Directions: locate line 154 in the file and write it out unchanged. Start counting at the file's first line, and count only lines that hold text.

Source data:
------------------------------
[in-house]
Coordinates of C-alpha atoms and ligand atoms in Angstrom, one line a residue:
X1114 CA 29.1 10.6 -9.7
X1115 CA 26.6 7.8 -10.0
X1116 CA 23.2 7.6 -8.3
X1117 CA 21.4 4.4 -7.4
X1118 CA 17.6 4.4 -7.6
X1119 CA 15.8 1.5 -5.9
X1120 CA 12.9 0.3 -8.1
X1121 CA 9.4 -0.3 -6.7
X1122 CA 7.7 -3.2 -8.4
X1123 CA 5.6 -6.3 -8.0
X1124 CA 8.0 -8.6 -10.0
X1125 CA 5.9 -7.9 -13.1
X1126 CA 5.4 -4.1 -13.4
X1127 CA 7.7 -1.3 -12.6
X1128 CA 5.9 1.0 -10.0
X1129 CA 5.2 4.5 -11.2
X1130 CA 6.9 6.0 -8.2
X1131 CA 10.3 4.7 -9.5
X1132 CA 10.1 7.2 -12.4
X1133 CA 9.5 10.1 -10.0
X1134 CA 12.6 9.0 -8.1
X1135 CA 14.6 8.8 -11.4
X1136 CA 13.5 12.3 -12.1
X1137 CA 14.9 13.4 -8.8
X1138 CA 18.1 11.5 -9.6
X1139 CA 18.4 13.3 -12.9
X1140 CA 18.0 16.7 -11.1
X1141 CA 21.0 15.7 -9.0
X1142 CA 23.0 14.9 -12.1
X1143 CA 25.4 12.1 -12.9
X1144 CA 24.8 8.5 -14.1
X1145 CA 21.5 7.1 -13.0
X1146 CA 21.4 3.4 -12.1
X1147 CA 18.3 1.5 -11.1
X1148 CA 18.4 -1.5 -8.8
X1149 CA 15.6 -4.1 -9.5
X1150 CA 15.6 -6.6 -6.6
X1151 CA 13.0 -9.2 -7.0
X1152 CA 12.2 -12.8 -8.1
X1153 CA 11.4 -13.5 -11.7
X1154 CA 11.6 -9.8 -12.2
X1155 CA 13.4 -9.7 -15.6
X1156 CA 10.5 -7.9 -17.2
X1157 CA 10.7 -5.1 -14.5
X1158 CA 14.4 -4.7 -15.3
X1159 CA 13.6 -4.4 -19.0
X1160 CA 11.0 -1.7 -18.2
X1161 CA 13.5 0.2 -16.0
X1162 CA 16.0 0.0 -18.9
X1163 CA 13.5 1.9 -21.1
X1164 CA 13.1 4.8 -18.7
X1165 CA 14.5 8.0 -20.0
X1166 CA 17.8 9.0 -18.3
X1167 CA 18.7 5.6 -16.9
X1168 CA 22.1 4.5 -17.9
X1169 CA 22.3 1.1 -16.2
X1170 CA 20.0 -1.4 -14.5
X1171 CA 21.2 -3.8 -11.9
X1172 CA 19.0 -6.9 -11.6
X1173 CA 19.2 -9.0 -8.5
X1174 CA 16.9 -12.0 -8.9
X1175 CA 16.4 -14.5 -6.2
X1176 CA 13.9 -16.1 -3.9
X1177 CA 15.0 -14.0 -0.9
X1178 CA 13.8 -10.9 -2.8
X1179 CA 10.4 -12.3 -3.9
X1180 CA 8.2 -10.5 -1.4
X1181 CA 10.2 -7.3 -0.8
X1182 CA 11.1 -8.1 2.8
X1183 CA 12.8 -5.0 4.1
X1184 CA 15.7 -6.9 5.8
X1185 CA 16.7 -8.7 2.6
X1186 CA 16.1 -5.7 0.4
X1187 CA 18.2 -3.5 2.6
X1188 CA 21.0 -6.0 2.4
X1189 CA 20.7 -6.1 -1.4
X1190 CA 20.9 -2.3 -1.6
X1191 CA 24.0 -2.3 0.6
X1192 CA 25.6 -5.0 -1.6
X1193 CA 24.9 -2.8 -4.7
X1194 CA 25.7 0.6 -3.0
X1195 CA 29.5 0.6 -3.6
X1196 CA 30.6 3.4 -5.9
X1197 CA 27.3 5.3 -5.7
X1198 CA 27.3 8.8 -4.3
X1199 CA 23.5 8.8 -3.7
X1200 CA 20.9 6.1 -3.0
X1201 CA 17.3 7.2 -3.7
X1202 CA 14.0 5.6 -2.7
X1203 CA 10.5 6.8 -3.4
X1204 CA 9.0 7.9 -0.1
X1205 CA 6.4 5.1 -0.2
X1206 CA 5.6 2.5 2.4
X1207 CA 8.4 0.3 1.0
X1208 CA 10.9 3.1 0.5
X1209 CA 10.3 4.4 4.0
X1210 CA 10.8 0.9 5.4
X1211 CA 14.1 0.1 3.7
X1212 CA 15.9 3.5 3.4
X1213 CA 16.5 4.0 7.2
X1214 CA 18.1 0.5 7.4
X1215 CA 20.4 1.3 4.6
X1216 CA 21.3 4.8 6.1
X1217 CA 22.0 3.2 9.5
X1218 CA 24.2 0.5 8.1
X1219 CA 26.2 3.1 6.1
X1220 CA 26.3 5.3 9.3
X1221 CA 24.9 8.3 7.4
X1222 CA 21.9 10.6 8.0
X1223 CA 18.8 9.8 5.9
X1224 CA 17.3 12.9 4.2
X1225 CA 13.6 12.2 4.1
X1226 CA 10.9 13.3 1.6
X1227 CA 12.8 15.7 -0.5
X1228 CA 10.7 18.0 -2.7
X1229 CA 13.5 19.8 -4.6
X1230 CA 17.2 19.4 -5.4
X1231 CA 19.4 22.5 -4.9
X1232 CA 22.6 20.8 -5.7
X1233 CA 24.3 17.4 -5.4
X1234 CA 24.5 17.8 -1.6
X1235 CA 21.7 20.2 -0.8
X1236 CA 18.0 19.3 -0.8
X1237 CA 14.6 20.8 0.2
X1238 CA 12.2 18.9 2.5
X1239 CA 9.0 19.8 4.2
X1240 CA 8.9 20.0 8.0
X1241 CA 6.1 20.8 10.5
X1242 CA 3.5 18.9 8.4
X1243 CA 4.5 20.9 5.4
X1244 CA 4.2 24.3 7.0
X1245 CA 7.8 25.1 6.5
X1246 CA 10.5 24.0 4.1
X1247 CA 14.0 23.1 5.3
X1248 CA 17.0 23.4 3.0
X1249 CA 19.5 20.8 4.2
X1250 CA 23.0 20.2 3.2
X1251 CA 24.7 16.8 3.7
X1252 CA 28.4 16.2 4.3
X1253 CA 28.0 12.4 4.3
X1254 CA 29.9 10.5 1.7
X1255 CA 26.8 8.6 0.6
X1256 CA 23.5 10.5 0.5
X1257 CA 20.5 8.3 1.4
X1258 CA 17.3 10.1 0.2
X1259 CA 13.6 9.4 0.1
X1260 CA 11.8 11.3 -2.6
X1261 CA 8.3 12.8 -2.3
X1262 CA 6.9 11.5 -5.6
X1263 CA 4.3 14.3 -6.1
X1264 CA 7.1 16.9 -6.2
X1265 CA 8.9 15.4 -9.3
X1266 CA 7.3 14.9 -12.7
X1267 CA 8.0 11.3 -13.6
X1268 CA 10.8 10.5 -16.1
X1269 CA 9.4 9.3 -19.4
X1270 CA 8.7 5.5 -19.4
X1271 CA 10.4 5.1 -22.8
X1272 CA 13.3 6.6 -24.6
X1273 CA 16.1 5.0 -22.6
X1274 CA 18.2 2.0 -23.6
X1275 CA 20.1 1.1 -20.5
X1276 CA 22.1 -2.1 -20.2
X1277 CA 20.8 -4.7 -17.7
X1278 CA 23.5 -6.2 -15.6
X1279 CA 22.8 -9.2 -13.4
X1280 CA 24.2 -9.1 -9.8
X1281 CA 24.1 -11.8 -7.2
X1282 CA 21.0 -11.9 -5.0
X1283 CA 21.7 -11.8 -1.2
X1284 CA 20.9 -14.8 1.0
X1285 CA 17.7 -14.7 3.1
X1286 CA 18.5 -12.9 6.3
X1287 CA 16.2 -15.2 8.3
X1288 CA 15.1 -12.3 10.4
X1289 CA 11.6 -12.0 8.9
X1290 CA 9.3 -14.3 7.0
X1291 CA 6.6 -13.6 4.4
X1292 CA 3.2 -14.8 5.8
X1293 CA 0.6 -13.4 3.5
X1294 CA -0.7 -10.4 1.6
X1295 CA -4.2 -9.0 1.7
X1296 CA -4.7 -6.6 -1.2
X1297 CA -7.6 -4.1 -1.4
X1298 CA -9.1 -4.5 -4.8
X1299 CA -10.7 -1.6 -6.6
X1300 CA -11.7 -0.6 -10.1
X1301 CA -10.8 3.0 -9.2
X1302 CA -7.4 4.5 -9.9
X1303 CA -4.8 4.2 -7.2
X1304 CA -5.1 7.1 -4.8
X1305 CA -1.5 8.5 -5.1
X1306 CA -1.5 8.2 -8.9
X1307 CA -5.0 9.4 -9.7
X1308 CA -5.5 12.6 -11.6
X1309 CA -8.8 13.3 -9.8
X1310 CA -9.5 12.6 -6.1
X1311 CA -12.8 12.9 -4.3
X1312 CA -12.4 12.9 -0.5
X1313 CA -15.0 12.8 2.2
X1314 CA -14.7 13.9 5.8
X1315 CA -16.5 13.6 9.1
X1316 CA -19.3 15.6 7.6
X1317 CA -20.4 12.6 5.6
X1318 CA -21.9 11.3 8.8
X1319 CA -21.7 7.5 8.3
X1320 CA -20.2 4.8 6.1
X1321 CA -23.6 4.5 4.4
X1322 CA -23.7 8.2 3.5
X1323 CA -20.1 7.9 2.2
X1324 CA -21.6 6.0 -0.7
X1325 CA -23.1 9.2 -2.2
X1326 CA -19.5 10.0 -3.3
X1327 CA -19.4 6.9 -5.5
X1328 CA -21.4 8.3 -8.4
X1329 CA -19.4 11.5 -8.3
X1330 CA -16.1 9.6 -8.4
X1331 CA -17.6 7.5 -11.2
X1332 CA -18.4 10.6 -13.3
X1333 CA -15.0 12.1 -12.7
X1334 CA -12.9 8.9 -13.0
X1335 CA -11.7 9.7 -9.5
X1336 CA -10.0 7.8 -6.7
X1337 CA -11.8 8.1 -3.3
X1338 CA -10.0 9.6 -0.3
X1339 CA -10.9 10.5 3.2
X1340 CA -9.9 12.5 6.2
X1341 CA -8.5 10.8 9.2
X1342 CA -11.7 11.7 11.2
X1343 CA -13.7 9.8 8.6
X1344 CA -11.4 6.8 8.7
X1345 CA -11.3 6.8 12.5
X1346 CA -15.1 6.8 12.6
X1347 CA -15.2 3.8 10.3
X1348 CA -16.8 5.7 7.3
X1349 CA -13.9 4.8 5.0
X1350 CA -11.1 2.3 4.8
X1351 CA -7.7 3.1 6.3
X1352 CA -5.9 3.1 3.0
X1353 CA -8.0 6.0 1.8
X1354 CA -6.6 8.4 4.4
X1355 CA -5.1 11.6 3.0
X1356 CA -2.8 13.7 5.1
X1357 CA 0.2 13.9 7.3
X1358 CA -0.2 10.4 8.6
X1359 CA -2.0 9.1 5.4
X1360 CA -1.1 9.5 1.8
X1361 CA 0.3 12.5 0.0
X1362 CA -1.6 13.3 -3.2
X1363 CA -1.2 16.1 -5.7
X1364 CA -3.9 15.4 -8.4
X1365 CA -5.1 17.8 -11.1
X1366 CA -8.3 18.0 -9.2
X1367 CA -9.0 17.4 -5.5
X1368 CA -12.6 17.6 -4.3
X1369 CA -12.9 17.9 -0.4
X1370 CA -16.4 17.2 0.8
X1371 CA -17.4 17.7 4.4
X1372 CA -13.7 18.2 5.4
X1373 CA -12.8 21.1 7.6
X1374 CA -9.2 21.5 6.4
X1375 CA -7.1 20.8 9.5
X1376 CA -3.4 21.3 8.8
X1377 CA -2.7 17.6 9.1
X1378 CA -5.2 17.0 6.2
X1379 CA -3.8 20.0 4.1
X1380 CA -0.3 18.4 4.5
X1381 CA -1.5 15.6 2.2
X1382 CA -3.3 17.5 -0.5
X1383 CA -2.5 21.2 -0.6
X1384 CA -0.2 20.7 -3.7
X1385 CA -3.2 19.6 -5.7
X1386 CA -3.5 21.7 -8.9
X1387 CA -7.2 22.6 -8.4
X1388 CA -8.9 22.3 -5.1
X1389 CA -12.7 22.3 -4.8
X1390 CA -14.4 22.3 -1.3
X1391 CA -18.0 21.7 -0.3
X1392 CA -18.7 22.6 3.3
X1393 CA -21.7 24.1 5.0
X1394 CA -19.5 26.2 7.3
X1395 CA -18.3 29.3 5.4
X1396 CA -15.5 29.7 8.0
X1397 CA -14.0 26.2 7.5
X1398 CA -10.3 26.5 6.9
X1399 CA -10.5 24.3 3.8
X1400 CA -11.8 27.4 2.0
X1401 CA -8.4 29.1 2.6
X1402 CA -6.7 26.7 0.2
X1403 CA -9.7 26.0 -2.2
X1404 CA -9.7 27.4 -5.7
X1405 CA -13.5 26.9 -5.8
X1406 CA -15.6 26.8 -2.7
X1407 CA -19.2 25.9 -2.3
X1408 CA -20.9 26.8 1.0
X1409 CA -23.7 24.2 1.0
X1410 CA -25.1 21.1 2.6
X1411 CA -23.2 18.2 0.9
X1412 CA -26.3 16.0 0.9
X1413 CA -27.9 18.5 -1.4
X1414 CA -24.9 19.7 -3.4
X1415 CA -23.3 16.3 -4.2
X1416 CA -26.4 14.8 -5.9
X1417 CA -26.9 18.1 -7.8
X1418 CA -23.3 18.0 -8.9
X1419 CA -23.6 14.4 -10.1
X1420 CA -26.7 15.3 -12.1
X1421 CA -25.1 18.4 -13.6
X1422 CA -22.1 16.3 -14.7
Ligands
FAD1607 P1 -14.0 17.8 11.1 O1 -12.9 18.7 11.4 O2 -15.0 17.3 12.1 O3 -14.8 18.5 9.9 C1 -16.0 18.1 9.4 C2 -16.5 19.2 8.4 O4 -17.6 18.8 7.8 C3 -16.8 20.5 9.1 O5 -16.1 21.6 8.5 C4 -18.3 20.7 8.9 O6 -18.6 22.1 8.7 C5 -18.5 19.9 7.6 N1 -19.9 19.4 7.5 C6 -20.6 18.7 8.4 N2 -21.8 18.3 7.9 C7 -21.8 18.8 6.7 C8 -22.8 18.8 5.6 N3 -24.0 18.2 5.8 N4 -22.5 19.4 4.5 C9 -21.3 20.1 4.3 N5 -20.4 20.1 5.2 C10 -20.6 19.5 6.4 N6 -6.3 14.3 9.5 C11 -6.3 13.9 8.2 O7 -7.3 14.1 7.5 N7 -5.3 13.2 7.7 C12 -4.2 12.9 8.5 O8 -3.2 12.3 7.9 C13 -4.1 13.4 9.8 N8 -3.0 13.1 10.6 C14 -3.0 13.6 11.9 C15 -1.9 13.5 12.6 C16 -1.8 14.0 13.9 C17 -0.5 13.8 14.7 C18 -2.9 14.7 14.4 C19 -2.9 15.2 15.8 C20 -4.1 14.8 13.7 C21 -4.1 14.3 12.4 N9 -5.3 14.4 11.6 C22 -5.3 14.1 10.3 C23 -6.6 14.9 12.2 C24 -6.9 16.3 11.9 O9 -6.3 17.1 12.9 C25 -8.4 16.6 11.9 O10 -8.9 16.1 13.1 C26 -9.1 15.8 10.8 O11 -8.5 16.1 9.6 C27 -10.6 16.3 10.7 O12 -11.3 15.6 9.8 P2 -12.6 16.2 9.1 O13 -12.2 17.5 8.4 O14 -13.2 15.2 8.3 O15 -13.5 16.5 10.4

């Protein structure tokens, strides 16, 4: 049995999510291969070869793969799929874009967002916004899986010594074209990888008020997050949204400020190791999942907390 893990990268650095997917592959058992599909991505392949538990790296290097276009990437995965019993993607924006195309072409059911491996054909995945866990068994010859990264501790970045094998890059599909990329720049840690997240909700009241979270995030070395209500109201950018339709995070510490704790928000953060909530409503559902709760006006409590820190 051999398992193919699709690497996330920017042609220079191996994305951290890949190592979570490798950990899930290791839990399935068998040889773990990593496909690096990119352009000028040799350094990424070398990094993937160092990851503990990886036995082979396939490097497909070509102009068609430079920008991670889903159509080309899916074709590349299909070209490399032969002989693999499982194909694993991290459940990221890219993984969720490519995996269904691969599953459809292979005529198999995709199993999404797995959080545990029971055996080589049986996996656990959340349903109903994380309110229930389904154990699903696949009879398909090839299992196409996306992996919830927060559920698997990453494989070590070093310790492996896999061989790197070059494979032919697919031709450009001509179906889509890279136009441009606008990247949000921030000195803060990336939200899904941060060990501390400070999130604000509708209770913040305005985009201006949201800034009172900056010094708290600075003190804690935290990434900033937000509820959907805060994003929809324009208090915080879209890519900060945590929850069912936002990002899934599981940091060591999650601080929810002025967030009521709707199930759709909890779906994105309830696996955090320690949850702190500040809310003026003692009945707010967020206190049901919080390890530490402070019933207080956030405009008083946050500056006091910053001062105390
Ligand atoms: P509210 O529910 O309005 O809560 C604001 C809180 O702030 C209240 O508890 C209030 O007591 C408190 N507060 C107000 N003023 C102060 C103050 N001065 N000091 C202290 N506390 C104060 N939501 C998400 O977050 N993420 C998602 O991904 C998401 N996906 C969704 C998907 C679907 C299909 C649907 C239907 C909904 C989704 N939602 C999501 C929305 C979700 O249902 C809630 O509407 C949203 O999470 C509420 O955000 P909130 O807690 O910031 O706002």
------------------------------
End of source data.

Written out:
X1265 CA 8.9 15.4 -9.3